Loboc and Bilar, Bohol, the Philippines
April 2, 2011
What’s a cross between a marmoset (a furry monkey so tiny it can fit in the cup of your hand) and a gremlin (that 80’s movie critter with huge protruding eyes, long bony fingers, pointy ears, and upturned lips)? Throw in a good measure of Yoda and you’ve got the cute mascot of the province of Bohol – the tarsier.
The tarsier, endemic to Bohol and its neighboring islands in the Philippines, is among the smallest primates in the world. It is known to do a Linda Blair in The Exorcist – a 360-degree head rotation, minus the vomit. Like a gremlin, it is nocturnal and highly sensitive to light. Exposure to the noontime sun can be fatal. But unlike a gremlin that multiplies asexually when wet, the tarsier is very fragile. Exposed in the open during a thunderstorm without any leaf cover, the tarsier can die from pellets of raindrops.
Given such vulnerability, human contact is potentially traumatic, at the very least, to tarsiers. My family and I witnessed their wide-eyed suffering, for a fee, at a roadside stop in Loboc called Kanipaan Kingdom: The House of Tarsier and Rare Animals. Showcased in the middle of the hut were several tarsiers grasping the branches of a small tree within a screen enclosure. A sign advising tourists to use non-flash photography went largely unheeded. The lone attendant could barely monitor an unruly group of camera-toting Filipino and foreign tourists who were stubbornly snapping away at the hapless creatures. The tarsiers with their prominent eyes looked shellshocked at every explosion of light.
A bit of humanity could ease the stress that these tarsiers are subjected to. As it is, they are made to stay awake during their sleep hours, much like Filipino call center agents on graveyard shift. Perhaps visitors allowed in the enclosure should be minimized to a manageable number at a time. Although that may create long lines and lead to less business, it would be a more respectful and ethical way to treat these living icons of Bohol.
A week or so before writing this post, the country mourned the passing of Philippine National Artist for Literature Edith Tiempo. A portion of her poem, Lament for the Littlest Fellow, reminded me of the tarsiers in the cage.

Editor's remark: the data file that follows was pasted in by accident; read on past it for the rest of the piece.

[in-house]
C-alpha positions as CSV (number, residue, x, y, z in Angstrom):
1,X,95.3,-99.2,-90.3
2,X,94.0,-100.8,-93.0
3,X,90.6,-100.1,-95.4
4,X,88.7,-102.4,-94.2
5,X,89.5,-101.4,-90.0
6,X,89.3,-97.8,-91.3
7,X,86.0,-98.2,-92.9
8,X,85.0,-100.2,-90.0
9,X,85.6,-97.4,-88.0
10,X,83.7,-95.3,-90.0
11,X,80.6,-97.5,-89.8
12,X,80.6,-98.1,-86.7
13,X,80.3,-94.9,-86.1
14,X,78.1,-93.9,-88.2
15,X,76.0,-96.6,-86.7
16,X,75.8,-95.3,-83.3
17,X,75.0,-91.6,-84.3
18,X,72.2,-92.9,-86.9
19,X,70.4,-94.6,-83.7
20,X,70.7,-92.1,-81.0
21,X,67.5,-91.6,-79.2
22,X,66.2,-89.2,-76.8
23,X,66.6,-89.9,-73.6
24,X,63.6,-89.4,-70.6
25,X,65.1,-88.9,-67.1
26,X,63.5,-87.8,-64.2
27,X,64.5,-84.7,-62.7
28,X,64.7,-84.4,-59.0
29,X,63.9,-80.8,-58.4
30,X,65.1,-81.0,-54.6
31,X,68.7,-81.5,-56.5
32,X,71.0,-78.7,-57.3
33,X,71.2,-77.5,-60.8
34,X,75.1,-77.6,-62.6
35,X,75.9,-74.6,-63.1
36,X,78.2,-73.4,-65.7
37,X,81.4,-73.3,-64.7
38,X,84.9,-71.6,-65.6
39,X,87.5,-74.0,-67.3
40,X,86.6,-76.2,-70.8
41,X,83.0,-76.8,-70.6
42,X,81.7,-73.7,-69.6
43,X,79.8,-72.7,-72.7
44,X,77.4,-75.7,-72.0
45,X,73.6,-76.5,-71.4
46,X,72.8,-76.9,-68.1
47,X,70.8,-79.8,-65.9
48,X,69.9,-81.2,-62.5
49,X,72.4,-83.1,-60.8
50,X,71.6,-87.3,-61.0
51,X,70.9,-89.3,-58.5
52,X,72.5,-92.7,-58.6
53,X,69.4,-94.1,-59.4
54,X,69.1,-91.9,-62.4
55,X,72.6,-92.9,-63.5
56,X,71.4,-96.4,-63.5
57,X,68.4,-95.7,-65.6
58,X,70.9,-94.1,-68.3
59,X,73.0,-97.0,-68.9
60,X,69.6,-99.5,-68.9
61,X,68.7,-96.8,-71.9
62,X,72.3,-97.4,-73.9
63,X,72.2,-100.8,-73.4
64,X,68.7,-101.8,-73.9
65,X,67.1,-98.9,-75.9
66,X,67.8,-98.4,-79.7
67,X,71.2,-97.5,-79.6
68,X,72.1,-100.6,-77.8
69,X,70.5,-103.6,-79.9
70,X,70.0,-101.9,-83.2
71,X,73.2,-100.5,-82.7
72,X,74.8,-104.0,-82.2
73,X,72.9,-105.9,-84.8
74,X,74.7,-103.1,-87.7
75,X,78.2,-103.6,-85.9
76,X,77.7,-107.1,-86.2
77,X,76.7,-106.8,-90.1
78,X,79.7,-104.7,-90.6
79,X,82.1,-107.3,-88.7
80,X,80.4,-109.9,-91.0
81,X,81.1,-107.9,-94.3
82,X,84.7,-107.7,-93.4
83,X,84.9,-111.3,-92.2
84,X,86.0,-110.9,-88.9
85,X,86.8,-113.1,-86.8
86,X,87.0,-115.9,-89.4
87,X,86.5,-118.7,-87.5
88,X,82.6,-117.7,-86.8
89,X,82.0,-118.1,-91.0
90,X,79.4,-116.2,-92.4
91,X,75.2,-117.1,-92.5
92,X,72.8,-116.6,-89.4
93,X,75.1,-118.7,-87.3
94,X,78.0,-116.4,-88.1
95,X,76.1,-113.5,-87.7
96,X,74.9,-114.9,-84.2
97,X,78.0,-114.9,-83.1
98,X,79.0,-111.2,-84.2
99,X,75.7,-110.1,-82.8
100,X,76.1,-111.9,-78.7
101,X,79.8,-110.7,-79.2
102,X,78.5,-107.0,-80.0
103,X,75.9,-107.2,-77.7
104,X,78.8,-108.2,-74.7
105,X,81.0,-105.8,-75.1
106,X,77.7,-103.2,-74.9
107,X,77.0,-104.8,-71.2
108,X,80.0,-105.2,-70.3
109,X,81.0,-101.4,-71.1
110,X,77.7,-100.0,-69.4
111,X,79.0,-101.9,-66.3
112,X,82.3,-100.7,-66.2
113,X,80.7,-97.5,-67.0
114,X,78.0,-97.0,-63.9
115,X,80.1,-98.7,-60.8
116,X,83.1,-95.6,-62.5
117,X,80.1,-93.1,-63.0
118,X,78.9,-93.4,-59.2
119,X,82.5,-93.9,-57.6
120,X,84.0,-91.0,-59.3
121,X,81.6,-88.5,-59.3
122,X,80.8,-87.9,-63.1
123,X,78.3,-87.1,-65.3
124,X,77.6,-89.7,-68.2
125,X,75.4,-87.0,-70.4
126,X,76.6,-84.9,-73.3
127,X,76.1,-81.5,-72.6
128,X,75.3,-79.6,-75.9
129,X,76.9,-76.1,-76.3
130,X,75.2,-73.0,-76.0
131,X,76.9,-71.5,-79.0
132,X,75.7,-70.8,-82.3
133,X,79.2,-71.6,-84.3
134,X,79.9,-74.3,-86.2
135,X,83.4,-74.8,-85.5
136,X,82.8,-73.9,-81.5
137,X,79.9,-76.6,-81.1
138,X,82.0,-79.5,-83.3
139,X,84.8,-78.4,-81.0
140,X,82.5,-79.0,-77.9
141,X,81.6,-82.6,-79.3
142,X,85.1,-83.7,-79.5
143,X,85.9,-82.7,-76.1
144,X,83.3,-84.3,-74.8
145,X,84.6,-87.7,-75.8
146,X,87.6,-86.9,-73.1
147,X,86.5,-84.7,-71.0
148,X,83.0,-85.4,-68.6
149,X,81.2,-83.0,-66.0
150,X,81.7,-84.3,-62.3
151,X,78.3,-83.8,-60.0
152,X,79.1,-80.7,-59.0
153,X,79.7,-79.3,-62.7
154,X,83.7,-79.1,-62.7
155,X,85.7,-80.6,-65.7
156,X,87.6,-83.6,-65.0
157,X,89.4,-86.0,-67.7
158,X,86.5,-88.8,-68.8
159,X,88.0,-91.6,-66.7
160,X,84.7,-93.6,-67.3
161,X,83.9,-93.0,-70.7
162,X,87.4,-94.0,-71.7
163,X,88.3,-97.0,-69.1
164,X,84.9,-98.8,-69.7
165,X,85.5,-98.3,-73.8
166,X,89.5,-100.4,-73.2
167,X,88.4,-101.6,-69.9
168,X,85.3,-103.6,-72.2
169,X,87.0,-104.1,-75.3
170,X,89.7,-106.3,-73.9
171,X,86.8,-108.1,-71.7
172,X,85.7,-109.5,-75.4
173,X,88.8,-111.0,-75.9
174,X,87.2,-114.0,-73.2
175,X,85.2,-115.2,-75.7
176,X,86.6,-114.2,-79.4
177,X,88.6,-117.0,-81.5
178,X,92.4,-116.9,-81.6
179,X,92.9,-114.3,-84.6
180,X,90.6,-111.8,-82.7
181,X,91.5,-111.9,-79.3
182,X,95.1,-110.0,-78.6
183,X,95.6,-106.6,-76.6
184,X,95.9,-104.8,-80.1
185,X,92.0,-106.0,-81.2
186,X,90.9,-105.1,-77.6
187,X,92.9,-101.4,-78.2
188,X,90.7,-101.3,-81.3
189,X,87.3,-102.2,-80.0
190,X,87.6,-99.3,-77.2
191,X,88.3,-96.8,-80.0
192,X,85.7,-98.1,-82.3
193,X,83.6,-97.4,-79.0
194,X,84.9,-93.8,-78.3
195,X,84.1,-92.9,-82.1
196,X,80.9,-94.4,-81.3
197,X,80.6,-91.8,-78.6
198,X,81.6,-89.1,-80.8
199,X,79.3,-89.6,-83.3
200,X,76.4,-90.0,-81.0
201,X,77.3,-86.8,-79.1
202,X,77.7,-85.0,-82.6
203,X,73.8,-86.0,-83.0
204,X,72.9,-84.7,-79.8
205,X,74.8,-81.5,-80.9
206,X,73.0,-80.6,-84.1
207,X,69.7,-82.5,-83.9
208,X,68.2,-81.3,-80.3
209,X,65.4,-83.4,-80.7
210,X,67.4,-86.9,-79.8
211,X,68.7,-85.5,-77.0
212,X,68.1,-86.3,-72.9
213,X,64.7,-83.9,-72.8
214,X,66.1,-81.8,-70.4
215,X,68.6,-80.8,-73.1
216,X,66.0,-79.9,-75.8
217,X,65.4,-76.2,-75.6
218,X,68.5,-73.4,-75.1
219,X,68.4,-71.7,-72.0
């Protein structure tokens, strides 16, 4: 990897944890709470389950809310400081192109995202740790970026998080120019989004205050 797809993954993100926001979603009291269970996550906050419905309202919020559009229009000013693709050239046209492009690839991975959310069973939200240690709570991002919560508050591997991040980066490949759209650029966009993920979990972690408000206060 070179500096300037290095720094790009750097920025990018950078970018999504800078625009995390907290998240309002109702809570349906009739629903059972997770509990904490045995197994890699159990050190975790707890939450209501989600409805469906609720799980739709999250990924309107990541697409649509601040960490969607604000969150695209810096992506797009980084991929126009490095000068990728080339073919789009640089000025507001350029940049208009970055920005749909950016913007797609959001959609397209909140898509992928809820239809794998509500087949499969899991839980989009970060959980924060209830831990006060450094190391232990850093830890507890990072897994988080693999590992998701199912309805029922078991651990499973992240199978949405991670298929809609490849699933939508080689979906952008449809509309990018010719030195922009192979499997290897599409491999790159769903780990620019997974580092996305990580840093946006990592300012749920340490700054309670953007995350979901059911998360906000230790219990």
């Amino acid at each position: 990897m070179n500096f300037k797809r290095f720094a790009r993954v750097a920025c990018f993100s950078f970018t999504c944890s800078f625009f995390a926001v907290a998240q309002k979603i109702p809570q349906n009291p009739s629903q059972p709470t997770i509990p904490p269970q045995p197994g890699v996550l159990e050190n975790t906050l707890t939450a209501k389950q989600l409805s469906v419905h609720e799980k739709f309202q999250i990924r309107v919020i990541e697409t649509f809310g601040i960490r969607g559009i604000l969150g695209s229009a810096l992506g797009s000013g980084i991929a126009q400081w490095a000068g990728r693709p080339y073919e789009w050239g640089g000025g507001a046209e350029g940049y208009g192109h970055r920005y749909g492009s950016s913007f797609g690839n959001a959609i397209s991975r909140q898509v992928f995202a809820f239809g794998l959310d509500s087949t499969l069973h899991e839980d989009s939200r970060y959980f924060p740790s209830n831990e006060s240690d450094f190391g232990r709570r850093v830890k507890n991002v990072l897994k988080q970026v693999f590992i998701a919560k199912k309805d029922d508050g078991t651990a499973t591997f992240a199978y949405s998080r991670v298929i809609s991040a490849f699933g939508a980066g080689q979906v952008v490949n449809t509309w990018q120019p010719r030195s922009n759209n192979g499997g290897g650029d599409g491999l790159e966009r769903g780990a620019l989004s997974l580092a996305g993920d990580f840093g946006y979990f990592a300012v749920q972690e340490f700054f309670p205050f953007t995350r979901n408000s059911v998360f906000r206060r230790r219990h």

The littlest fellow was a marmoset.Edith L. Tiempo
He held the bars and blinked his old man’s eyes.
You said he knew us and took my arm and set
My fingers around the bars with coaxing mimicries
Of squeak and twitter. “Now he thinks you are
Another marmoset in a cage.”
So who is the littler fellow – the tarsier or its tormentor?
In all fairness to Bohol, there are efforts to protect the tarsiers and their forest habitat. A sterling showcase of environmental conservation in the province is the Bilar Man-Made Forest, which merited another stop. According to our van rental driver, the towering trees were planted by Boy Scouts many decades ago. A similar reforestation project by the government was conducted in Capitol Hills, Cebu.
However, I noticed the presence of a dominant species in this forest. The uniformly spaced and slender trunks of mahogany trees appeared to be the antithesis of the free-for-all vegetation growth of a natural rainforest. These foreign trees would’ve somehow disrupted the ecological balance of indigenous flora and fauna.
These brushes with nature in Bohol can be summed up by the feeling of having a butterfly land on my nose.
Still in the town of Bilar, we stopped by a butterfly sanctuary called Simply Butterflies Conservation Center. Michael, our knowledgeable guide, led us through an info-loading, rapid-fire lesson on the life cycle of butterflies. It was difficult to focus on the lesson while the subject was actually fluttering about.
The tour culminated with a surreal surprise from a butterfly whisperer of sorts. The man practically flicked a butterfly, one with an unbelievably large wing span, to perch (or pose) on our noses long enough for a photo-op. It was uncommon to have a tantalizingly elusive creature right under, actually on top of, your nose. The experience was equal parts organic and orchestrated, much like the feeling of seeing a tarsier in a cage and being in a man-made mahogany forest.